Peter Njoroge (45) the chairman of the PTA told KNA during the visit that the school was progressing well after it got a new headteacher from Muranga County in 2019.

He praises Mr. Joseph Muiruri as a very hard working headteacher who has helped the young school to be registered and therefore benefit from 15,000 shillings in the 2019/2020 financial year.

He says this money which they have never seen prior to the transfer of Mr.Muiruri was being utilized on the ongoing construction of the classrooms.

School children in arid Northern Kenya trek for Kilometers to fetch water

“Our community is very happy with the headteacher of this new school as he is going out of his way to ensure that the school is put on the Kenyan map. “The chairman said during the Saturday tour.

Many parents here including myself suffered a great deal during our primary school era as we walked many kilometers to and from school and when we retired to bed, we were exhausted.

The nearest school to this village is about 7 km and we would walk for about 3 hours to school, and another 3 hours back home so that by the time one arrived home, there was hardly enough time to concentrate on any meaningful homework that the teachers would have given us.We added that they always carried food to school which they ate without warming as there were no microwaves that they could use to warm it then.

If one was lucky to have walked fast back from school, they would not ran away from assisting house chores like going to collect firewood or going to fetch water from the river for the family use, he says.

That is the reason why we are elated as a community and we call upon well-wishers to come to our aid so that our children do not suffer the way we did when we were growing up”he says.

The chairman says if there will be water in the school, the pupils will be able to spend the recommended hours on their academics and will not go fetching the precious commodity from the river as has been the practice.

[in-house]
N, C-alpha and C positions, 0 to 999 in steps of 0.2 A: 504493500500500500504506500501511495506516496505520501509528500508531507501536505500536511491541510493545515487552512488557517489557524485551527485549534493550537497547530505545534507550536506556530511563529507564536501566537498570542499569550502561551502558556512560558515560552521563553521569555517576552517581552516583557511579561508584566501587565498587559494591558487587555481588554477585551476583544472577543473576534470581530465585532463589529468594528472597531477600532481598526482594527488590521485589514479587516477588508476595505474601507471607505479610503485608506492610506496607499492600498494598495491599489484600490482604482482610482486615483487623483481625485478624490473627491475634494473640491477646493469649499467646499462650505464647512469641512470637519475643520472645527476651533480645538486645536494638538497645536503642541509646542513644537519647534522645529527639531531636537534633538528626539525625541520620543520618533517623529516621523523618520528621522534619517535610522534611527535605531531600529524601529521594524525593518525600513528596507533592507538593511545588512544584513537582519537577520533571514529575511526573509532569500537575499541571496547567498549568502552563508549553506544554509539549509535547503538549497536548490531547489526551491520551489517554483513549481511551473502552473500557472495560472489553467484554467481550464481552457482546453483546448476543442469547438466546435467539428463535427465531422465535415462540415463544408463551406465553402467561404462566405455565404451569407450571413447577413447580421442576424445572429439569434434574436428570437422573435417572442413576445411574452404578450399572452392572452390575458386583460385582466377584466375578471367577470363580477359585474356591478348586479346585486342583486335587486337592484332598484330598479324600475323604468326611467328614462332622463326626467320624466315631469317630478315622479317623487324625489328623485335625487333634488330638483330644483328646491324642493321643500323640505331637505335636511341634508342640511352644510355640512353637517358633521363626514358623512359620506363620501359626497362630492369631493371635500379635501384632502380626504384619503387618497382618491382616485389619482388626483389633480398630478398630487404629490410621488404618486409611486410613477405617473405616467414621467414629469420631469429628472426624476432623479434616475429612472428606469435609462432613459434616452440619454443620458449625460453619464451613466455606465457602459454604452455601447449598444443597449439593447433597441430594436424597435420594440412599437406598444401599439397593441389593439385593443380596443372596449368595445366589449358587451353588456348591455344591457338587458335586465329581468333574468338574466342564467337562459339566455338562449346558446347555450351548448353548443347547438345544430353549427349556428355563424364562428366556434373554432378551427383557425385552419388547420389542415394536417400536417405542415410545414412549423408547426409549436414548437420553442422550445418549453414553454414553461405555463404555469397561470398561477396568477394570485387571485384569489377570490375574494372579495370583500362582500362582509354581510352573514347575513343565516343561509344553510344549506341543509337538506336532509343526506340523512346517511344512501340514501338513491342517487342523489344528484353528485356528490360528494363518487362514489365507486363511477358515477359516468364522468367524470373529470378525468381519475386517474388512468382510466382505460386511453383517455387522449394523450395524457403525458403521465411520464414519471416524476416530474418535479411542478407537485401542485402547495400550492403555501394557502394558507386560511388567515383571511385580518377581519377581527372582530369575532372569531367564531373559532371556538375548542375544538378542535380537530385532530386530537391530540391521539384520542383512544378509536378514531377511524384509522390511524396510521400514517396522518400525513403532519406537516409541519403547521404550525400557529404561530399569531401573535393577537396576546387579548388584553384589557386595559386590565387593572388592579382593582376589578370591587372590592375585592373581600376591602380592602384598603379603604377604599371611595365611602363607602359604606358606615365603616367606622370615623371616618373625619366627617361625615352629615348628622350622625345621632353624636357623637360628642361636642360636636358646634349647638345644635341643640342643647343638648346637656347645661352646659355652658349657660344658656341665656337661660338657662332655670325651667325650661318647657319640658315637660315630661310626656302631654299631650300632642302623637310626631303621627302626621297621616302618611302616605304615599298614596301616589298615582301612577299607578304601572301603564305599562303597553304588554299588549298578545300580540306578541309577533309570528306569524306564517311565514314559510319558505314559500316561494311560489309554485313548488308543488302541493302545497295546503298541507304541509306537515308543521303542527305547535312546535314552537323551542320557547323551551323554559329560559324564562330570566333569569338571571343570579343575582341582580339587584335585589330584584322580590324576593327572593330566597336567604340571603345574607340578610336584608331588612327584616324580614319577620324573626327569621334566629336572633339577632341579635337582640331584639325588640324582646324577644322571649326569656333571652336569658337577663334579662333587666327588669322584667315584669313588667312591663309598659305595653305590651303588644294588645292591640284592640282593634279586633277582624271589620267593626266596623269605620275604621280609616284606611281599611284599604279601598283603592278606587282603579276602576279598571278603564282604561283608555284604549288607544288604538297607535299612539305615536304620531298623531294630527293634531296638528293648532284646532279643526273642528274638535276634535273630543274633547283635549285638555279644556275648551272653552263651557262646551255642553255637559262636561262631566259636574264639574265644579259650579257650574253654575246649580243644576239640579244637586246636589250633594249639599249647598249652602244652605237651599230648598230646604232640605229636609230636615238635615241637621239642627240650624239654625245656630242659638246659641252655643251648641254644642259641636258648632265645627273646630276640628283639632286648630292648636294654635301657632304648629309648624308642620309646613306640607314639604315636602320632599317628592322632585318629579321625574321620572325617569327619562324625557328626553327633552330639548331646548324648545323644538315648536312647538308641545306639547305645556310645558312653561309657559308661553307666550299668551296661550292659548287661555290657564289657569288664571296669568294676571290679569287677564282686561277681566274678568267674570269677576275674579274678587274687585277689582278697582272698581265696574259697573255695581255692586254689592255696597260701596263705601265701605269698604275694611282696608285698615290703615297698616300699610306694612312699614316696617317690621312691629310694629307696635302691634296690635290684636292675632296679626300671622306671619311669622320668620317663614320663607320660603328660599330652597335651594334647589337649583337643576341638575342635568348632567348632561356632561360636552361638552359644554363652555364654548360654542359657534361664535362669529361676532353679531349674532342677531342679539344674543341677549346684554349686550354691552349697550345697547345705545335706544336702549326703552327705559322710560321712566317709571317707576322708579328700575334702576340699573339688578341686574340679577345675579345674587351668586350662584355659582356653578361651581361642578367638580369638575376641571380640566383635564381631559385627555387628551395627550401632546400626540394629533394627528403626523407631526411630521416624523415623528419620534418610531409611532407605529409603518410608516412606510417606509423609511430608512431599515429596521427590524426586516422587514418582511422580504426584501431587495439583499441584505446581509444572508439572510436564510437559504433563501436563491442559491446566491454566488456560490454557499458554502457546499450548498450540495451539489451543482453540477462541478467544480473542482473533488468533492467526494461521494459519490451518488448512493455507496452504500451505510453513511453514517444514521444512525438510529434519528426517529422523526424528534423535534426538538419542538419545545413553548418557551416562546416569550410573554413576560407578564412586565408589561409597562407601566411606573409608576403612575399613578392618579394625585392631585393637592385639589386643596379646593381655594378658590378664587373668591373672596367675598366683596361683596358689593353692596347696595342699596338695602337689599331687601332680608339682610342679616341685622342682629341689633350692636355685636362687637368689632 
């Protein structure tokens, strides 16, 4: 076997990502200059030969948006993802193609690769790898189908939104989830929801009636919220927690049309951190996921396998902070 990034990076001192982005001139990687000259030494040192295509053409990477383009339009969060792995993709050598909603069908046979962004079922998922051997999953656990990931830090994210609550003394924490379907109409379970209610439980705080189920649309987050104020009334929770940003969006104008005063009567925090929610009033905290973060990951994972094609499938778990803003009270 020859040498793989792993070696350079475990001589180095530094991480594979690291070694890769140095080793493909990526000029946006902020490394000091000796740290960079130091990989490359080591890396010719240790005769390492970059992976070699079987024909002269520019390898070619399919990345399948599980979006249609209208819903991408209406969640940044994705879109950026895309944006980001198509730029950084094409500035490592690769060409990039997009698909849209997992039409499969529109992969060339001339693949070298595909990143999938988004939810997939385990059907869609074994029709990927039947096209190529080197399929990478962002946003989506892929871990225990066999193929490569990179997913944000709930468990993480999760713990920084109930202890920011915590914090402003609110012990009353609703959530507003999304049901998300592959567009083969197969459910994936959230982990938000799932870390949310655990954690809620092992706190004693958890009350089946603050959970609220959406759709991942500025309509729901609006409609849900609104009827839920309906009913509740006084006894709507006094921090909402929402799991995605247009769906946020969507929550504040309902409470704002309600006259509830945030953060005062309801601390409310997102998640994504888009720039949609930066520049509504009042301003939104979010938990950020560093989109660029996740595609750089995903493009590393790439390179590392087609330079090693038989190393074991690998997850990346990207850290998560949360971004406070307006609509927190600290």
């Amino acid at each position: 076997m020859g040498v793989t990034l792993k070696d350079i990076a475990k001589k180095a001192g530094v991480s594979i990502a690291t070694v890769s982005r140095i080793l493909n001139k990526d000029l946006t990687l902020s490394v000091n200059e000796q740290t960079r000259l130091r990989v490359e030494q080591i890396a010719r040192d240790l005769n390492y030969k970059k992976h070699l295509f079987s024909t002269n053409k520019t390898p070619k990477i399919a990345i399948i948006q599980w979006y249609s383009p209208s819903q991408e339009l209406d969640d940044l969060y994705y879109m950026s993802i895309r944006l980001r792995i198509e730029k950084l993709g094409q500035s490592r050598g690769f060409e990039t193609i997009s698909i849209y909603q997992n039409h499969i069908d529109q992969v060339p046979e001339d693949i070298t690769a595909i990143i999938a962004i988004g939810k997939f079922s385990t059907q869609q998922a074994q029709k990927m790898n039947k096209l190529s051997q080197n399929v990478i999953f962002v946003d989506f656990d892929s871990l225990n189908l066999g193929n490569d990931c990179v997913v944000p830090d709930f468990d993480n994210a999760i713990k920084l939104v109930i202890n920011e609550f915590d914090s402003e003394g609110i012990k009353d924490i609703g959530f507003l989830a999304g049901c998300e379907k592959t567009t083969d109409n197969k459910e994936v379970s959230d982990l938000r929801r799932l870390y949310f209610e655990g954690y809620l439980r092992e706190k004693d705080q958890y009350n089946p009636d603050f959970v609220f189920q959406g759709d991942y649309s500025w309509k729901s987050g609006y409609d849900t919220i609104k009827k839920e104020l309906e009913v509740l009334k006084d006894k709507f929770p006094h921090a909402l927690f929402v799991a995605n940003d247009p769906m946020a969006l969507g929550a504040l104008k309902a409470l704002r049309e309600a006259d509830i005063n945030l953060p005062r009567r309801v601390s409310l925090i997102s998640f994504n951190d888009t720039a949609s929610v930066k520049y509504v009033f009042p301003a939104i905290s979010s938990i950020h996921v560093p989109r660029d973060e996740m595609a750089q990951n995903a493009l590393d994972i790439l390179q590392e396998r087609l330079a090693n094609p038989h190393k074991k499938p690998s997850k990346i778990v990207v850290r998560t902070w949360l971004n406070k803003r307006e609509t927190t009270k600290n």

A village elder Joseph Njoroge Kimani popularly known as “Baba Nana” has been in the forefront of connecting with the politicians among other leaders in terms development says area Member of Parliament Mr. Paul Koinange has been helpful and pioneered the construction work of additional classrooms to the former nursery school.


a water tank at a rural school

He observed that the MP has also purchased the plots neighboring the primary school purposely for construction of Gatono secondary school.

The septuagenarian says the village comprises 400 people but has been cut off from development.

He contends that there are no proper roads within the village and that incase anyone fell ill during the night, it is problematic to access the nearest hospital which is about 4 km away. “Otherwise, most people have to travel all the way to Kiambu level 5 hospital for treatment since most of them cannot afford paying for the hospital bills at the Nazareth hospital.

Mr. Njoroge says the village came up after the land which was owned by a white settler was purchased by some indigenous people. They then opted to sell off some 5 acres so as to be able to pay a debt to KPCU so that they could subdivide the land and put up their homes for settlement.

By Lydia Shiloya